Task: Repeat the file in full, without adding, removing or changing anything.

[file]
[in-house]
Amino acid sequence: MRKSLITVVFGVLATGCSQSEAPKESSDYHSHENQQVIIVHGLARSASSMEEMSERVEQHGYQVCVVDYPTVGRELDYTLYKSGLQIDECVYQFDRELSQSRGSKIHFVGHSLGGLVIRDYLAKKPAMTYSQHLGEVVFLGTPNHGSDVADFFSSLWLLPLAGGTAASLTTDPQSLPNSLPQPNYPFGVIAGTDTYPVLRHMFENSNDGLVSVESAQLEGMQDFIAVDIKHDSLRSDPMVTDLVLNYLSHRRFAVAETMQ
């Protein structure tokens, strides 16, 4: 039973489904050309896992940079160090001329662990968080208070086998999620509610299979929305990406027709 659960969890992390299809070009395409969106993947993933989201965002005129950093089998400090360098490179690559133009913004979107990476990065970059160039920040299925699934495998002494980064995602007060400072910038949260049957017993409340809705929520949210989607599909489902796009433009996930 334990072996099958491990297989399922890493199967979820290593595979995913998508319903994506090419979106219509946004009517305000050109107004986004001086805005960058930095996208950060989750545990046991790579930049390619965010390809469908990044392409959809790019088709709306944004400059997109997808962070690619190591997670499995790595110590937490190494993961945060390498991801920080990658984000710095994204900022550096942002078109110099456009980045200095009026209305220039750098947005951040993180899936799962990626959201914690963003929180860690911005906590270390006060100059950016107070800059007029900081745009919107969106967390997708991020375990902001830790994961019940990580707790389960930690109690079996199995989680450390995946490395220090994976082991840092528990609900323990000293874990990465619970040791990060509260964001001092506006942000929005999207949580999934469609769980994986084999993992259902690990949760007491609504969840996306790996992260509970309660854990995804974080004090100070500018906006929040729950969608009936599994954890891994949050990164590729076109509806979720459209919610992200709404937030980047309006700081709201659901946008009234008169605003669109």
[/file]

[in-house]
Amino acid sequence: MRKSLITVVFGVLATGCSQSEAPKESSDYHSHENQQVIIVHGLARSASSMEEMSERVEQHGYQVCVVDYPTVGRELDYTLYKSGLQIDECVYQFDRELSQSRGSKIHFVGHSLGGLVIRDYLAKKPAMTYSQHLGEVVFLGTPNHGSDVADFFSSLWLLPLAGGTAASLTTDPQSLPNSLPQPNYPFGVIAGTDTYPVLRHMFENSNDGLVSVESAQLEGMQDFIAVDIKHDSLRSDPMVTDLVLNYLSHRRFAVAETMQ
């Protein structure tokens, strides 16, 4: 039973489904050309896992940079160090001329662990968080208070086998999620509610299979929305990406027709 659960969890992390299809070009395409969106993947993933989201965002005129950093089998400090360098490179690559133009913004979107990476990065970059160039920040299925699934495998002494980064995602007060400072910038949260049957017993409340809705929520949210989607599909489902796009433009996930 334990072996099958491990297989399922890493199967979820290593595979995913998508319903994506090419979106219509946004009517305000050109107004986004001086805005960058930095996208950060989750545990046991790579930049390619965010390809469908990044392409959809790019088709709306944004400059997109997808962070690619190591997670499995790595110590937490190494993961945060390498991801920080990658984000710095994204900022550096942002078109110099456009980045200095009026209305220039750098947005951040993180899936799962990626959201914690963003929180860690911005906590270390006060100059950016107070800059007029900081745009919107969106967390997708991020375990902001830790994961019940990580707790389960930690109690079996199995989680450390995946490395220090994976082991840092528990609900323990000293874990990465619970040791990060509260964001001092506006942000929005999207949580999934469609769980994986084999993992259902690990949760007491609504969840996306790996992260509970309660854990995804974080004090100070500018906006929040729950969608009936599994954890891994949050990164590729076109509806979720459209919610992200709404937030980047309006700081709201659901946008009234008169605003669109």